5.6 In difficult driving conditions, penetrating to the required depth to ensure sealing of the sampler well screen may not be possible. If the well screen cannot be inserted into the soil with an adequate seal, the water-sampling event would require sealing in accordance with Practice D5092 to isolate the required aquifer. Selection of the appropriate equipment and methods to reach required depth at the site of concern should be made in consultation with experienced operators or manufacturers. If there is no information as to the subsurface conditions, initial explorations consisting of penetration-resistance tests, such as Test Method D6067, or actual direct-push testing trials can be performed to select the appropriate testing system.
5.6.1 Typical penetration depths for a specific equipment configuration depend on many variables. Some of the variables are the driving system, the diameter of the sampler and riser pipes, and the resistance of the materials.
5.6.2 Certain subsurface conditions may prevent sampler insertion. Penetration is not possible in hard rock and usually not possible in softer rocks such as claystones and shales. Coarse particles such as gravels, cobbles, and boulders may be difficult to penetrate or cause damage to the sampler or riser pipes. Cemented soil zones may be difficult to penetrate depending on the strength and thickness of the layers. If layers are present that prevent direct-push from the surface, the rotary or percussion drilling methods (Guide D6286) can be employed to advance a boring through impeding layers to reach testing zones.
5.6.3 Driving systems are generally selected based on required testing depths and the materials to be penetrated. For systems using primarily static reaction force to insert the sampler, depth will be limited by the reaction weight of the equipment and penetration resistance of the material. The ability to pull back the rod string is also a consideration. Impact or percussion soil probing has an advantage of reducing the reaction weight required for penetration. Penetration capability in clays may be increased by reducing rod friction by enlarging tips or friction reducers. However, over reaming of the hole may increase the possibility of rod buckling and may allow for communication of differing groundwater tables. Hand-held equipment is generally used on very shallow investigations, typically less than 5-m depth, but depths on the order of 10 m have been reached in very soft lacustrine clays. Intermediate size driving systems, such as small truck-mounted hydraulic-powered push and impact drivers, typically work within depth ranges from 5 to 30 m. Heavy static-push cone penetrometer vehicles, such as 20-ton trucks, typically work within depth ranges from 15 to 45 m, and also reach depth ranges on the order of 102 m in soft ground conditions. Drilling methods (Guide D6286) using drilling and incremental sampling are frequently used in all depth ranges and can be used to reach depths on the order of 103 m.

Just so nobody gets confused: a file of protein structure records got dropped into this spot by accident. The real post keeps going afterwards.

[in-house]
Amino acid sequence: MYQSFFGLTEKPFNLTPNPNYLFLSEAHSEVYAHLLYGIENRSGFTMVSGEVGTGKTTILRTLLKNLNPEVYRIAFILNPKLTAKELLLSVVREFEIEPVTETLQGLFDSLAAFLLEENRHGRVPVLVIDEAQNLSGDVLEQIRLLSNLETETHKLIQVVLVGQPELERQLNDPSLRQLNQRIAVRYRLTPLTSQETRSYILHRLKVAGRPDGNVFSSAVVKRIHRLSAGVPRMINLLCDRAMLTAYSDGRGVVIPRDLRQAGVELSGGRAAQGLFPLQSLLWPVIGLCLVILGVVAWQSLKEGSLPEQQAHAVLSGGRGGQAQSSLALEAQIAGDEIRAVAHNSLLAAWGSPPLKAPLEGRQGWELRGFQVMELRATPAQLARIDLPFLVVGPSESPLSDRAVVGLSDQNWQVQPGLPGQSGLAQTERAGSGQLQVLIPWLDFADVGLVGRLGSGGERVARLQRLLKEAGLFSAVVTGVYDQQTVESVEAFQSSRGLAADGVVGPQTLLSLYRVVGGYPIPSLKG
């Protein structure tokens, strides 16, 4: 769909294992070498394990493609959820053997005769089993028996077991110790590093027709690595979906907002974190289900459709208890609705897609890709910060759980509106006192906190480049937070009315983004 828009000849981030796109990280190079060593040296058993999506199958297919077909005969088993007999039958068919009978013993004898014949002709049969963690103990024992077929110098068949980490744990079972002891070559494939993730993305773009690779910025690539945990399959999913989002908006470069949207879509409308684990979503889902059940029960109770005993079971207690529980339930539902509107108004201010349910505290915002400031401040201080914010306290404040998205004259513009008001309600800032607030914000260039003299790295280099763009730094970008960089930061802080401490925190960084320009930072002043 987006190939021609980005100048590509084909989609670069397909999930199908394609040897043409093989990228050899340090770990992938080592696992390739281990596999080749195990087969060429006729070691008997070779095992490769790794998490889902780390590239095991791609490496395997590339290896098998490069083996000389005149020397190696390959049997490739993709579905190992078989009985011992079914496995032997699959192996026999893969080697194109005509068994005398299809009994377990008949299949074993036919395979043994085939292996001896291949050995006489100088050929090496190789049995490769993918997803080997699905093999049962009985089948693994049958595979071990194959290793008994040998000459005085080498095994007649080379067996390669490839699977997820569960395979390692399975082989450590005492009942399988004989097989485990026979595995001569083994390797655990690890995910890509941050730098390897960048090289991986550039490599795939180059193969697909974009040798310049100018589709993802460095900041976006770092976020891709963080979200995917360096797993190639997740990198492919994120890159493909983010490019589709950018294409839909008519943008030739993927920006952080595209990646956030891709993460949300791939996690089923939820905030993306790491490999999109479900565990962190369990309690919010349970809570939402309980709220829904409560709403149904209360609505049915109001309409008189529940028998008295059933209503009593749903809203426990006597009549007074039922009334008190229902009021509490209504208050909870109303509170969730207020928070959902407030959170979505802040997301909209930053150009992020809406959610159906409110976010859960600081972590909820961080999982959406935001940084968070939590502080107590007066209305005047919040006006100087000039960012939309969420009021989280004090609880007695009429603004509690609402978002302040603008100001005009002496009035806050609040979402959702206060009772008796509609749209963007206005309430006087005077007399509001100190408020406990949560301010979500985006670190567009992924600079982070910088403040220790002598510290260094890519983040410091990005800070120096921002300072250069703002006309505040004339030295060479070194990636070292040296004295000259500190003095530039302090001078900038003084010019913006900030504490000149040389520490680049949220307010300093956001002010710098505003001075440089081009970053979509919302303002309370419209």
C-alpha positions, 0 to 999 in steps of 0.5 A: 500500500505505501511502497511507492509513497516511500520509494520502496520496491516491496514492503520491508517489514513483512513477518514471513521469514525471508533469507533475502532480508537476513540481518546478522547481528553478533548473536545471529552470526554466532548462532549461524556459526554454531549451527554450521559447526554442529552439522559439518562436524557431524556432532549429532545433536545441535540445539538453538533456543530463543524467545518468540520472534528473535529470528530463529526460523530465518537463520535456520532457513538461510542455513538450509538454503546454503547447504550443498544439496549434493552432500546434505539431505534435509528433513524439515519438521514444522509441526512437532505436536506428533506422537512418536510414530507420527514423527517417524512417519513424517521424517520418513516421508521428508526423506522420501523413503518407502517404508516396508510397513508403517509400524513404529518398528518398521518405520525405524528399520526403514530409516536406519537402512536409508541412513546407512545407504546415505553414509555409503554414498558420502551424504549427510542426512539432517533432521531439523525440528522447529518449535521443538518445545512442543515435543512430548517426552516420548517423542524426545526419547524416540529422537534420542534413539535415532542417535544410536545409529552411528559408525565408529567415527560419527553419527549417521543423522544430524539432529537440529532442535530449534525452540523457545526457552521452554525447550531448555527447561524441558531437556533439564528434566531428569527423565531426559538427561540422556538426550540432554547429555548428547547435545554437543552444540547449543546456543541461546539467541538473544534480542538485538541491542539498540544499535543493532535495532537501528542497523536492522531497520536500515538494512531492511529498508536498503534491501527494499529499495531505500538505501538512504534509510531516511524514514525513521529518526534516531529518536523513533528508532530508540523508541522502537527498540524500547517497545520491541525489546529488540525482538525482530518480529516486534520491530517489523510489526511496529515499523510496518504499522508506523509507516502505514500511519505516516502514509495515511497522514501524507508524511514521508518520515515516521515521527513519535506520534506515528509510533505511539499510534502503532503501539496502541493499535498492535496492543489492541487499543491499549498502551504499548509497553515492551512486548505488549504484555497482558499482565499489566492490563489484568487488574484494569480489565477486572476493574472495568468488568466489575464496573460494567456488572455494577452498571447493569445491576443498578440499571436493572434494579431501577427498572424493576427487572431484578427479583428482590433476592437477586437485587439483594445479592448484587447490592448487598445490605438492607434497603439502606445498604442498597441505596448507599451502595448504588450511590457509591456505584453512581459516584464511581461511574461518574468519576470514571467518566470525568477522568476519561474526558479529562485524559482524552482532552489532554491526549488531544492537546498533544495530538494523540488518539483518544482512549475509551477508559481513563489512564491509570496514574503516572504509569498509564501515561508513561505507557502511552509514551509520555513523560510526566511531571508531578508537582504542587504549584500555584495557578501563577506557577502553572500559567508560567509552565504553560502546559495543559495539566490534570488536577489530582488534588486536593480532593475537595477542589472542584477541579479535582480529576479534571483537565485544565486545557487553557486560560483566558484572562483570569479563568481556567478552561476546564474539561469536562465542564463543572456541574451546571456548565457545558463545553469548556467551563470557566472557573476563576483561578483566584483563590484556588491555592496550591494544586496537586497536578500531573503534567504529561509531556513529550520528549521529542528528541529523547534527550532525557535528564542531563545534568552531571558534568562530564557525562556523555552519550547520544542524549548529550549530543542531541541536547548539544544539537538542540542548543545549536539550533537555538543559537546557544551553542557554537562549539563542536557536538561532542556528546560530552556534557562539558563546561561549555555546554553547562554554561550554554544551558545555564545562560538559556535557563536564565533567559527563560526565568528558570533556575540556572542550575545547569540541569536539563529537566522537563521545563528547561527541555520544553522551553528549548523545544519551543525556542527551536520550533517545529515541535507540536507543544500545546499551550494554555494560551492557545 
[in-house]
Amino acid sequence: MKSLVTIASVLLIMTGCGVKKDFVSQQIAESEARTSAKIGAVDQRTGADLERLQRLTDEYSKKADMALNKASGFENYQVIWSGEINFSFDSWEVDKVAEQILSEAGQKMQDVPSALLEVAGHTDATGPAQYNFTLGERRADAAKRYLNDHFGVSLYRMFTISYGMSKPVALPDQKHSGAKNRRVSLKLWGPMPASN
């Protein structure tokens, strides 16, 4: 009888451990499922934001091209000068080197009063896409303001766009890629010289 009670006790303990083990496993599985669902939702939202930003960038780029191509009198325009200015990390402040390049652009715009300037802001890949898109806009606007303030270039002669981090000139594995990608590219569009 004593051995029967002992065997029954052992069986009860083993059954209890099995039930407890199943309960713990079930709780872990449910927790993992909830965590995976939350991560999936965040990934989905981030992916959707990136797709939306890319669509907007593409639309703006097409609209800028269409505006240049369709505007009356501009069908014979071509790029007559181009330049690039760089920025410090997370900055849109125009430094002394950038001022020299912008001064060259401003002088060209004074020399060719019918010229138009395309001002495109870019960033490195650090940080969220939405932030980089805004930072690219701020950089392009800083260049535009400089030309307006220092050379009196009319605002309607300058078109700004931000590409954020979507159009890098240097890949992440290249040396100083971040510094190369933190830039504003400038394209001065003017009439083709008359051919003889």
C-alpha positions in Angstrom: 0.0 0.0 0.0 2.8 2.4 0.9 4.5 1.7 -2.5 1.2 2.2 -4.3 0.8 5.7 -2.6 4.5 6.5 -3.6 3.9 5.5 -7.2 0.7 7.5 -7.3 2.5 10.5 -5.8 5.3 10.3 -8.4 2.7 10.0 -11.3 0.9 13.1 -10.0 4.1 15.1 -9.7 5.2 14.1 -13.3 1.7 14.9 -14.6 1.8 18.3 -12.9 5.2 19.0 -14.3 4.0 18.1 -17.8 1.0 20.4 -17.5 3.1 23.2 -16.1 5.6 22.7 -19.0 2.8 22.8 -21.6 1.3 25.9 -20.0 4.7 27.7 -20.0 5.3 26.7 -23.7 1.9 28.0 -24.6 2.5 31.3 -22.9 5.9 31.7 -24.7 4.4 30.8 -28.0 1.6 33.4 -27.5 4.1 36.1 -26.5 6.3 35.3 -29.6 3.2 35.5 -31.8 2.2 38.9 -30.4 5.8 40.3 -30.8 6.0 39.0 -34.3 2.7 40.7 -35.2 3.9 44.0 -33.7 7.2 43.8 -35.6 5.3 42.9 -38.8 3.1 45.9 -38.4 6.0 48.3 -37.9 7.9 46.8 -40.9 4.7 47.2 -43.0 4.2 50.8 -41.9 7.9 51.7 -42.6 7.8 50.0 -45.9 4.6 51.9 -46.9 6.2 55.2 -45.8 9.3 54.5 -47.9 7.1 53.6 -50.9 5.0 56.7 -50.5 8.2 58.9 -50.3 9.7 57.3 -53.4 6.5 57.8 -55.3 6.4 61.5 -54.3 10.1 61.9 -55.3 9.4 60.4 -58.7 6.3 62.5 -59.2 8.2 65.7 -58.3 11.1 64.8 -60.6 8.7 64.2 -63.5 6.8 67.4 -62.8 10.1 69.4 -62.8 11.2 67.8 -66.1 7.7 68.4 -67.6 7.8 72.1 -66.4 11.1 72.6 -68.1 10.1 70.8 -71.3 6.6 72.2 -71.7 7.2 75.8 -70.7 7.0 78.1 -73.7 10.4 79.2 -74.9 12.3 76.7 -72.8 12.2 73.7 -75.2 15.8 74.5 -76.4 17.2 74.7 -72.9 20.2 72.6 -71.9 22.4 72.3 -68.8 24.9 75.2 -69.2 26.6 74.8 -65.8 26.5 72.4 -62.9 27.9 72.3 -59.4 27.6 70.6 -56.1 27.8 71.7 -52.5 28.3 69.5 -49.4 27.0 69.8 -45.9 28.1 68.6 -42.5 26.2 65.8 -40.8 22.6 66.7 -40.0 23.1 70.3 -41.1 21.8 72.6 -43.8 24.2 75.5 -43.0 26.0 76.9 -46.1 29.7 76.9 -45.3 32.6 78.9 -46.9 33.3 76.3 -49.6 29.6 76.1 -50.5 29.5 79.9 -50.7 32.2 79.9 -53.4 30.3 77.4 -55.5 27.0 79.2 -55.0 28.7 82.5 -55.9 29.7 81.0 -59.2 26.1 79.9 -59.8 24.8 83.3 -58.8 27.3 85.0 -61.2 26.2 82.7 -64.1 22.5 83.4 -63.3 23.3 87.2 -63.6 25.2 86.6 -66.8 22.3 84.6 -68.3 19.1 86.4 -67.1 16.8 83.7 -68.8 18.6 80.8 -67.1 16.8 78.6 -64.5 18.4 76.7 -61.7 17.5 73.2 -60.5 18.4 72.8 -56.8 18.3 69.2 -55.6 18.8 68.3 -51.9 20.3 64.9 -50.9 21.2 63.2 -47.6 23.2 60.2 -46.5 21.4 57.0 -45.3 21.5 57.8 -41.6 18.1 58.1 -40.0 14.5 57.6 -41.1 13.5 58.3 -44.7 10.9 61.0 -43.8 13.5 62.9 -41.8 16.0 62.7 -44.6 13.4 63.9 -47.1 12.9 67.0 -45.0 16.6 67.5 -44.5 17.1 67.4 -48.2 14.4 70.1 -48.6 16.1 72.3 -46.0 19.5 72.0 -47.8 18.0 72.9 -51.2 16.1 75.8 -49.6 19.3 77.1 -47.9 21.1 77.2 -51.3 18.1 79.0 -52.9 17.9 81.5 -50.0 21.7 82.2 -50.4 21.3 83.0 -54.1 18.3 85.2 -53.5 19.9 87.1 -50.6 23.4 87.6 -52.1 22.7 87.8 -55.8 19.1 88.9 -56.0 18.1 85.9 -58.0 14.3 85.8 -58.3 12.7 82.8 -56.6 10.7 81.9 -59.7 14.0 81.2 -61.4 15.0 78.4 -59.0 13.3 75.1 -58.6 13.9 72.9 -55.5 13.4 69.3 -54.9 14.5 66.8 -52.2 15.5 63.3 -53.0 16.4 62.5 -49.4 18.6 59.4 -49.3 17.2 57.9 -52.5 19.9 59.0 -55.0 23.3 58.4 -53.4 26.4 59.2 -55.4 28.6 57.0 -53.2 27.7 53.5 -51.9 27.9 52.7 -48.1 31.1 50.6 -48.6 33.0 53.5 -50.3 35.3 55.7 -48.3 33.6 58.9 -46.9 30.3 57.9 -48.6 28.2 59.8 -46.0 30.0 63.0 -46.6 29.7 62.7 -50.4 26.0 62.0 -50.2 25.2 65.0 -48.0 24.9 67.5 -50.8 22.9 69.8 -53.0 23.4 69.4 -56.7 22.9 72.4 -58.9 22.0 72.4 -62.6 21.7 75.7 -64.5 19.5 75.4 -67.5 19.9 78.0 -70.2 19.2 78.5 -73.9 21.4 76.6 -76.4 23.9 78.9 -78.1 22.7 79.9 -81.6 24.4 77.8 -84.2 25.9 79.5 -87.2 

5.7 Combining multiple-sampling events in a single-sample chamber without decontamination (Practices D5088) is generally unacceptable. In this application, purging of the chamber should be performed to ensure isolation of the sampling event. Purging should be performed by removing several volumes of fluid until new chemical properties have been stabilized or elements are flushed with fluid of known chemistry. Purging requirements may depend upon the materials used in the sampler and the sampler design (Guide D6634).